8bit binary adder
1. Specifications
Solve basic arithmetic operations on numbers in binary system (or radix2, base2): addition, comparison, multiplication, subtraction, etc. Example standard chips: adder 74HCT283, ALU 74181, comparator 7485.
Explain the characteristics of the most usual binary codes.
Plan structural hierarchical schematics and develop them in VHDL language using multiplefile projects. for instance, design a 8bit binary adder (Adder_8bit) based on simpler chips of the same kind like 4bit (Adder_4bit) and 1bit (Adder_1bit) adders. Synthesise it for a target CPLD/FPGA device and test it using VHDL EDA tools.
Plan a 4bit adder using two alternative layouts: Plan 1: ripplecarry and Plan 2: carrylookahead techniques.
Use the hierarchical methods of decoders and multiplexers to build logic functions. For instance, design the Adder_1bit using this approach.
Teamwork and project management.
Fig. 1. Symbol of an 8bit binary adder. (Visio). Draw its truth table and sketch a timing diagram showing how it performs several 8bit additions. 
Learning materials:
 These are high quality slides to study the basics on arithmetic circuits (ref). Or instead, read the Chapter 4 of this book Digital logic and microprocessor design with VHDL by prof. Enoch O. Hwang.
 Tutorial on how to build a 8channel multiplexer (MUX8) using structural hierarchical schematic with multiple VHDL files. This is the Plan C2 studied in P2, and can be used as a seed project to copy and adapt to any other large design.
 How does the method of decoders for implementing logic functions work? The Circuit_C solved using this method (1).
 How does the method of multiplexers for implementing logic functions work? The Circuit_C solved using this method and a MUX4 (2), finish it.
 Tutorial on how to design a 1bit full adder (adder_1bit) using several structural and behavioural approaches.
 Tutorial on how to design a 4bit adder (Adder_4bit) based on ripple carry technique, a component like the standard 74HCT283 using a structural hierarchical with multiple VHDL files. It can be used as a seed project to copy and adapt to any other large design.
 This is a project report on the design of a 1bit comparator arithmetic circuit that can be used as a building block for larger comparators and other circuits (for instance in the Problem 4.3). The 4bit commercial comparator chip 74LS85 can be studied to figure out how to chain such devices. Source files for designing it as a flat circuit based on SoP equations: Comp_1bit.tbl, the output from minilog Comp_1bit.min, the translation to VHDL Comp_1bit.vhd, and the test bench example Comp_1bit_tb.vhd.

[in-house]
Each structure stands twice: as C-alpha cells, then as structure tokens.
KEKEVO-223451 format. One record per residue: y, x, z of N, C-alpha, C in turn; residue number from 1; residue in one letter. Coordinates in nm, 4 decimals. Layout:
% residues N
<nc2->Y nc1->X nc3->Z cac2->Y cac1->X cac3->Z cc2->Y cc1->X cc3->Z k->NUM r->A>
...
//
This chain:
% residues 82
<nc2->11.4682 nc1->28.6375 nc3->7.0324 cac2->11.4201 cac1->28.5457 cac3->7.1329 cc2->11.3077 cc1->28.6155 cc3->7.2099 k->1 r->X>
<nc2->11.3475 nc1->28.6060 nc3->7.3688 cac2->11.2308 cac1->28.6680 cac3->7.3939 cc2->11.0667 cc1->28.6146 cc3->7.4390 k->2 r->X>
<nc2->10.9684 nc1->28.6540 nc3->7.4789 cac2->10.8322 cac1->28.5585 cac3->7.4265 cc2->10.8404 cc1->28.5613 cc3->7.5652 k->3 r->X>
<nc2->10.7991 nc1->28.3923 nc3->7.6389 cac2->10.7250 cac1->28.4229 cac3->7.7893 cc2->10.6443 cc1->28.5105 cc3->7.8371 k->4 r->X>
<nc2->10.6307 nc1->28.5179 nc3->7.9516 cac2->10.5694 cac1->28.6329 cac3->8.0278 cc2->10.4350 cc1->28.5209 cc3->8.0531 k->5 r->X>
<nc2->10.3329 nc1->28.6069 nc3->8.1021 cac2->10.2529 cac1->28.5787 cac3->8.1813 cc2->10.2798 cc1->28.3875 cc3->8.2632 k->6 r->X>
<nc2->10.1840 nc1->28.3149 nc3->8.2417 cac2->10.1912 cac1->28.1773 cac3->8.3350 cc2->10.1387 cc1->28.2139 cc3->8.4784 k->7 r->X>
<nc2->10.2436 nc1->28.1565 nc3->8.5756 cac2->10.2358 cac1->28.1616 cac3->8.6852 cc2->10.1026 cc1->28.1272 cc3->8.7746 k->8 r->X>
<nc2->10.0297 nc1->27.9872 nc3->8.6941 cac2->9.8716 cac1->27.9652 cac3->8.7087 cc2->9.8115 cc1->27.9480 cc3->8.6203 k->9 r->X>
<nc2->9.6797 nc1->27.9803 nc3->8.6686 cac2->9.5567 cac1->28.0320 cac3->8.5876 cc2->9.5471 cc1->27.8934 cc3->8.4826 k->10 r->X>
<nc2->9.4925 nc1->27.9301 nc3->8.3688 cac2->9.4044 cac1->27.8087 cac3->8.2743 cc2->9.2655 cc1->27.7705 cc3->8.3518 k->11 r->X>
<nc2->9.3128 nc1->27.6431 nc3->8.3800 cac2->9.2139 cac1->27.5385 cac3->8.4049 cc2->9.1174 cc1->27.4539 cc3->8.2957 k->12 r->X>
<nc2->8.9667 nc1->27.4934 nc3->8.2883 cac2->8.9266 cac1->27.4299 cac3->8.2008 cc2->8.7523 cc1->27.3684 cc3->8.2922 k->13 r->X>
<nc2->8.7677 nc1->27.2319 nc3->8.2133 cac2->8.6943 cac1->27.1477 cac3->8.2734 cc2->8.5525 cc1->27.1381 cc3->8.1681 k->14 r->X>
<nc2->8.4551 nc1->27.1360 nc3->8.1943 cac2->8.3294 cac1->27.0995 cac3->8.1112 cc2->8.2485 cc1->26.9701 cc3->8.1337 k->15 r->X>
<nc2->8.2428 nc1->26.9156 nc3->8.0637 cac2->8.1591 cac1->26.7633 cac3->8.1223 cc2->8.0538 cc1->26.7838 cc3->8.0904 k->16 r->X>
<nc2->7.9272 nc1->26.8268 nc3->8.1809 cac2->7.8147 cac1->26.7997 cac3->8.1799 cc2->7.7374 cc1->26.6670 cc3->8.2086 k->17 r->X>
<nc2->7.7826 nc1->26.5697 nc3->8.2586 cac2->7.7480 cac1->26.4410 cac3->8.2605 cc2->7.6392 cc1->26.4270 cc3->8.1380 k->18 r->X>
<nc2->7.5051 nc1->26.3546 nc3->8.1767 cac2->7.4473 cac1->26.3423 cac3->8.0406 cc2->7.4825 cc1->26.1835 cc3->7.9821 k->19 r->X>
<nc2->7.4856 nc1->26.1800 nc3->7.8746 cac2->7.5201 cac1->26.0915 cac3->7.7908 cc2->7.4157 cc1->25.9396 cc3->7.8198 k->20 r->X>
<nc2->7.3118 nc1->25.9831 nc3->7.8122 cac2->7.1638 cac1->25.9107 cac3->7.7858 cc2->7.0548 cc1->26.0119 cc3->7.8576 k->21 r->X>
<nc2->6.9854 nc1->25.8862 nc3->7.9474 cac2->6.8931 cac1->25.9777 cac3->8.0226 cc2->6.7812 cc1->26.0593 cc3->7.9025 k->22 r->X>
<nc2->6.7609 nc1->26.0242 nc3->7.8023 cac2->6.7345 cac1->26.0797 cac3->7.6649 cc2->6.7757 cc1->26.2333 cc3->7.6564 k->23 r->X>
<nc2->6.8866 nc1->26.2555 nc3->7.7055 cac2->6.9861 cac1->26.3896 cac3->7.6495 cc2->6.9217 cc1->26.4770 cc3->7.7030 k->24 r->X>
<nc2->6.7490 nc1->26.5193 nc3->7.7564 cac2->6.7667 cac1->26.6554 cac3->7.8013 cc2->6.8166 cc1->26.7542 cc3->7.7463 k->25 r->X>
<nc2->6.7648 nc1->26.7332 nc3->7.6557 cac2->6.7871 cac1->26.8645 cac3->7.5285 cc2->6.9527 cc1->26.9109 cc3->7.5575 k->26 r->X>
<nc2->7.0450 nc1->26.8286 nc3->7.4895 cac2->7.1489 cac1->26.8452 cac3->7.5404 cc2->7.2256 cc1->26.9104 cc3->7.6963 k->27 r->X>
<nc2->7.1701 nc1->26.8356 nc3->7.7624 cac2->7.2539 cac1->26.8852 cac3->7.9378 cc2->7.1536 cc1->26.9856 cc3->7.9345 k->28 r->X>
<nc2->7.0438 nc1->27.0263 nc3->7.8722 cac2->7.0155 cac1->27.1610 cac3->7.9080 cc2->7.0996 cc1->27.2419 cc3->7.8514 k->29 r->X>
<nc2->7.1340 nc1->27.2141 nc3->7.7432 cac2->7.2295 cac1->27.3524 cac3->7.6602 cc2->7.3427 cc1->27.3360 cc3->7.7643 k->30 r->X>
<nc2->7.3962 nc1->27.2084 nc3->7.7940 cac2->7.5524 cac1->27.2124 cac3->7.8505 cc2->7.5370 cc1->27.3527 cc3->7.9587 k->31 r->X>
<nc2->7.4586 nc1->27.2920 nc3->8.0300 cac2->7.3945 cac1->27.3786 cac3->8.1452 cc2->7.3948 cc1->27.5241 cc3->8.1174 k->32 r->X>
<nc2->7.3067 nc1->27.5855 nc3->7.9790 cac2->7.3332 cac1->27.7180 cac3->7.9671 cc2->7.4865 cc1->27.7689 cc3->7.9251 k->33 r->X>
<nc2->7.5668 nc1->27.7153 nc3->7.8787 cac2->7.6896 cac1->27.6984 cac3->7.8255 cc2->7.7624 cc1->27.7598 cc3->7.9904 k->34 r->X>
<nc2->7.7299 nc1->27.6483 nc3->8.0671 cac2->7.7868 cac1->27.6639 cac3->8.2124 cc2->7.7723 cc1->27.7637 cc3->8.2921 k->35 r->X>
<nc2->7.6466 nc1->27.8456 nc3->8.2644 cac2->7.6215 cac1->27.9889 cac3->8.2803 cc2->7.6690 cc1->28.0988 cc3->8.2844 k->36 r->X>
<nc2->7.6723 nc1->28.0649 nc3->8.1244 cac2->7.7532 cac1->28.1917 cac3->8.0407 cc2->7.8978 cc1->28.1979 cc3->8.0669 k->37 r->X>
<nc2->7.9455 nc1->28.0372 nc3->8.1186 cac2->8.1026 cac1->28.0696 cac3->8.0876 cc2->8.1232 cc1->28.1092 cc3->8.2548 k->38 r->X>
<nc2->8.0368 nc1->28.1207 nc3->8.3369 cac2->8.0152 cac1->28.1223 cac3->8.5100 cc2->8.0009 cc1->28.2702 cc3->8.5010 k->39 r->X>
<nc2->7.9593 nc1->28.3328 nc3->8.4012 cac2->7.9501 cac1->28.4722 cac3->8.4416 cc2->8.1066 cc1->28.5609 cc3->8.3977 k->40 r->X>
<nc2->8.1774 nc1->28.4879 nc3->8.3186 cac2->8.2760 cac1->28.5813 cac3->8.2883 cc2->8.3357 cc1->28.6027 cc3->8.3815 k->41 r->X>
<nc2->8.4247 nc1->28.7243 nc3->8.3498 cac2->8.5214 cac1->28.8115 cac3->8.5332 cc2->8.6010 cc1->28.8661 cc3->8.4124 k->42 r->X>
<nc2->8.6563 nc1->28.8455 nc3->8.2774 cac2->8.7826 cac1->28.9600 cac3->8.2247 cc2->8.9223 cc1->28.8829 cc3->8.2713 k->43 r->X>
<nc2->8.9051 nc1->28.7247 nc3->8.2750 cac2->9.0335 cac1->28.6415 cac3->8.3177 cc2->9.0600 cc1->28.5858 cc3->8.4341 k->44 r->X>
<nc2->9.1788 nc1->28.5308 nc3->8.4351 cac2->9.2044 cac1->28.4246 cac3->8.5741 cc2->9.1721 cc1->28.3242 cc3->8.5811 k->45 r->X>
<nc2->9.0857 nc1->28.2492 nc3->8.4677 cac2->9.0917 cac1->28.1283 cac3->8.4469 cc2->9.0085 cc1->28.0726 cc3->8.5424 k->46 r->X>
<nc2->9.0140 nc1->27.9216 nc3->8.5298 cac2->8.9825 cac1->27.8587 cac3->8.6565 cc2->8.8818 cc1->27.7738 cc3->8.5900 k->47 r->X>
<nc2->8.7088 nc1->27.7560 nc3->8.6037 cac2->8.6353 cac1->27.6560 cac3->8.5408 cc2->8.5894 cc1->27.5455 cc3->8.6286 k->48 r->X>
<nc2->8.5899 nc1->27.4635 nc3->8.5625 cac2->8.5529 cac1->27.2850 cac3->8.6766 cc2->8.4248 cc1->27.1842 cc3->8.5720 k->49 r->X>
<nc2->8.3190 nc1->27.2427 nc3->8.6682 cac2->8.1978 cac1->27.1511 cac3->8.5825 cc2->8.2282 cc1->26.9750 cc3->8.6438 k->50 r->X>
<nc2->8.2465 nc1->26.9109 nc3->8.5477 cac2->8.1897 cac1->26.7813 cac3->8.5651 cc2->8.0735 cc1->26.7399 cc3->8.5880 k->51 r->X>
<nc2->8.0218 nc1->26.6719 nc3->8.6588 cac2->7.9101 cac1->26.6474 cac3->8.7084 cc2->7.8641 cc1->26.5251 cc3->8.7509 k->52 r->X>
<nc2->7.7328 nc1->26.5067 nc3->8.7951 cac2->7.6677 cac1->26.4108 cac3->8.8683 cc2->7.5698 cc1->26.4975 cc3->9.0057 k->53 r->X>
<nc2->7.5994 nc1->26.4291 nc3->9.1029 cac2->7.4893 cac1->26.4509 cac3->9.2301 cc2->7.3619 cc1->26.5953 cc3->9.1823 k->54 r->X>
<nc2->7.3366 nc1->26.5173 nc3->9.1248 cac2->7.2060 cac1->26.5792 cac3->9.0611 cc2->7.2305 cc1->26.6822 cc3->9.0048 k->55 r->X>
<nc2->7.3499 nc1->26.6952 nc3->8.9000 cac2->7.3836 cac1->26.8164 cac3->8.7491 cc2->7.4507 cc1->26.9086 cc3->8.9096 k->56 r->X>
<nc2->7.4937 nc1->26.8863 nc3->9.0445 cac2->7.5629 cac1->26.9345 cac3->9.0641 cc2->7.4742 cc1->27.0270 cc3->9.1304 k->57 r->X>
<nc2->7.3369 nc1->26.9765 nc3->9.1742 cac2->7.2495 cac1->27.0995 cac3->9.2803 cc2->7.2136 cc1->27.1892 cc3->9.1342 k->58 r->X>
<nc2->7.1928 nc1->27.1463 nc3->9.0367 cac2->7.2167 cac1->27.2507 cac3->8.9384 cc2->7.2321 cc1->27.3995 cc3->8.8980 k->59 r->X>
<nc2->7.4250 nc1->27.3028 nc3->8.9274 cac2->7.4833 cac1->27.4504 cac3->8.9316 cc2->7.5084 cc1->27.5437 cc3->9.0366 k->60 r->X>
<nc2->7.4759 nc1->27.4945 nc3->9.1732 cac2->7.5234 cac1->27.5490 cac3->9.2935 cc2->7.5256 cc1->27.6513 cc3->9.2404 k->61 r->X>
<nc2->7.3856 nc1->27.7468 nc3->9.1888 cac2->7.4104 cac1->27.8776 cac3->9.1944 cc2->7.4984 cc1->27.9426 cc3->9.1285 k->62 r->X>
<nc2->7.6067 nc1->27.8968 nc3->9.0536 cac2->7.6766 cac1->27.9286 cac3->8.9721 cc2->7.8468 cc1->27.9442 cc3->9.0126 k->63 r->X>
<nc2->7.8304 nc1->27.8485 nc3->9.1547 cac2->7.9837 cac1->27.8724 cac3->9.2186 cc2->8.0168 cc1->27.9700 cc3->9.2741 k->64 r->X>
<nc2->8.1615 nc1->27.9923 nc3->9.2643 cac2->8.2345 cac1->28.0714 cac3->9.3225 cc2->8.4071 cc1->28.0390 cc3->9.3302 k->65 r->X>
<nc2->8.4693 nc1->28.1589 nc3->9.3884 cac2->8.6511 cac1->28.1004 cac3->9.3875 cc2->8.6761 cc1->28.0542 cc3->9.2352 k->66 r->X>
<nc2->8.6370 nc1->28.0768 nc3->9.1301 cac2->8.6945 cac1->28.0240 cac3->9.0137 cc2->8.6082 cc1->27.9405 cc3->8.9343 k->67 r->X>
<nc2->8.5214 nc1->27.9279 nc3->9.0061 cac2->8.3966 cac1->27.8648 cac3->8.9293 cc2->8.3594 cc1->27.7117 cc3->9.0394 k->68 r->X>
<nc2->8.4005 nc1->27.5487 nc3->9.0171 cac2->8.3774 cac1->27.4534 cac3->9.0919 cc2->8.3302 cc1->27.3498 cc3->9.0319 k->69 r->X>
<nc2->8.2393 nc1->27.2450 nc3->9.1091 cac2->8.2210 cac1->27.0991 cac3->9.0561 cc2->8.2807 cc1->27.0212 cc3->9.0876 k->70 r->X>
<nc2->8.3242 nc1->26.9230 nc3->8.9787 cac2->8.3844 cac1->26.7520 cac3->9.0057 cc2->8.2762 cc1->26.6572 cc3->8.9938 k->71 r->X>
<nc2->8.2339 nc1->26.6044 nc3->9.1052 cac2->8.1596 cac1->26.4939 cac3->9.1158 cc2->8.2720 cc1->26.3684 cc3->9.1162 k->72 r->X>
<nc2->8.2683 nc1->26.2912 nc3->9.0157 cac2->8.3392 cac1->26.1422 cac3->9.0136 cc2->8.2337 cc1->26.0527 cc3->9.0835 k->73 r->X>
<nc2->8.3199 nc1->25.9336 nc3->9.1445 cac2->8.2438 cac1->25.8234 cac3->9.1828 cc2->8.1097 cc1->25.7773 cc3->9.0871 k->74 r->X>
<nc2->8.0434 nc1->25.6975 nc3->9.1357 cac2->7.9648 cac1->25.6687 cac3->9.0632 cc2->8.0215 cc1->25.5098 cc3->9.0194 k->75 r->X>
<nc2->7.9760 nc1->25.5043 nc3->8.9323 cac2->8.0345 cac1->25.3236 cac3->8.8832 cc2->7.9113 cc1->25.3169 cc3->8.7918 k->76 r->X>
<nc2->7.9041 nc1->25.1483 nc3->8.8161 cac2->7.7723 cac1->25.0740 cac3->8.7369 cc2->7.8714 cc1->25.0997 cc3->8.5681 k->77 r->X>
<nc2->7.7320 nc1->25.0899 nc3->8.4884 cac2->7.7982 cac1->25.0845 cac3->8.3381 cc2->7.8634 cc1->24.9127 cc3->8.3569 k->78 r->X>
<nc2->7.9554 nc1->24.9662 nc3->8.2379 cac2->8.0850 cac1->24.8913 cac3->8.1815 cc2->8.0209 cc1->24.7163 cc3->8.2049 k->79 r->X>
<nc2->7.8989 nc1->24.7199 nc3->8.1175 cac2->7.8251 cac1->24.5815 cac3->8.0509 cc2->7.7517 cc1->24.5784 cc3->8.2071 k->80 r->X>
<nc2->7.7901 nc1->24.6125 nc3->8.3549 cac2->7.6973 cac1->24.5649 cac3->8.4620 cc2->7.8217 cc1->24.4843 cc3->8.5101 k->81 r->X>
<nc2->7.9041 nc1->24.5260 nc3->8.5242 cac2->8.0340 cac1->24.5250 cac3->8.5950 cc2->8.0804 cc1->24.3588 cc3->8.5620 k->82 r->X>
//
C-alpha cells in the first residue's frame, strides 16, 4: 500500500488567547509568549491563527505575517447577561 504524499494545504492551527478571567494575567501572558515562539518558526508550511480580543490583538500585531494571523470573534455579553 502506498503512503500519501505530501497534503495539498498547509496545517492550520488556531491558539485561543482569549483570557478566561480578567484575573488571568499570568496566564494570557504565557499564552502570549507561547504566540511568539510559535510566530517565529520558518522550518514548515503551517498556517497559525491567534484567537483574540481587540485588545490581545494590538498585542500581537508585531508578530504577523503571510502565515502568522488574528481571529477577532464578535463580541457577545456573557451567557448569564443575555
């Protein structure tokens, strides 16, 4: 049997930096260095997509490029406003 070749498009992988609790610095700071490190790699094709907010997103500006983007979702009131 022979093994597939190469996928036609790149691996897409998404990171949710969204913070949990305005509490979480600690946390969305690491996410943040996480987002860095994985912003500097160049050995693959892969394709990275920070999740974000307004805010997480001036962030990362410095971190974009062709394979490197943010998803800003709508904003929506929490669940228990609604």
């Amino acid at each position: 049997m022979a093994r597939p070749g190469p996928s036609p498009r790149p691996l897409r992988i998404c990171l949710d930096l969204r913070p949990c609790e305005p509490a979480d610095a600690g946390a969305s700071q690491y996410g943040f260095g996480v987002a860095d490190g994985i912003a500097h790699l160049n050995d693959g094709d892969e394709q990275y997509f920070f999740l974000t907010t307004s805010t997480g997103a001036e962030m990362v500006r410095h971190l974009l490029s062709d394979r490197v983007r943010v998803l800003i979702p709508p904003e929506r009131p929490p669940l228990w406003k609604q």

Tutorial on how to design an 4bit ones counter using a hierarchical structural approach based on implementing logic functions using the method of decoders. This tutorial includes also a gatelevel simulation example to determine the maximum speed of operation of the synthesised circuit into the CPLD/FPGA.
 Tutorial on how to design an 8bit ones counter using a hierarchical structural approach cascading simpler components of the same kind. This tutorial includes also a gatelevel simulation example to determine the maximum speed of operation of the synthesised circuit into the CPLD/FPGA.
2. Planning
Even though, as in the previous projects, we have the two possibilities, structural and behavioural, let's design this P3 structurally using COMPONENTS and SIGNALS accordingly to the Plan C2; therefore as a multiple VHDL file project. Learning how to use components is the key point of the CSD course because it'll allow you to plan very large and complicated circuits hierarchically, as you saw in the Proteus schematics, where you can go "Cntl+C" to the child sheet of each entity subcircuit. Thus, from now on, the subcircuits will become components.
In order to learn how to tranalate a project based on the plan C2 to VHDL, better if we start with the tutorial MUX_8 above.
This may be the proposed general for this P3. Therefore, better if we go step by step bottomup starting from the most simple component: the 1bit full adder.
Project Adder_1bit:
Project A: Plan. Let's design an Adder_1bit using the method of multiplexers. How many VHDL files are required? Name them all. You can use this method of implementing truth tables to design any kind of combinational circuit. .
<disk>/CSD/P3/PA/(files)
Project B: Plan. Let's design an Adder_1bit using the method of decoders. How many VHDL files are required? Name them all. You can use this method of implementing truth tables to design any kind of combinational circuit.
<disk>/CSD/P3/PB/(files)
Project Adder_4bit:
Project C: This is a ripple carry Adder_4bit. The Adder_1bit component can contain any architecture such as the Project A or the Project B above or any other structural or behavioural description in this tutorial.
<disk>/CSD/P3/ripple/(files)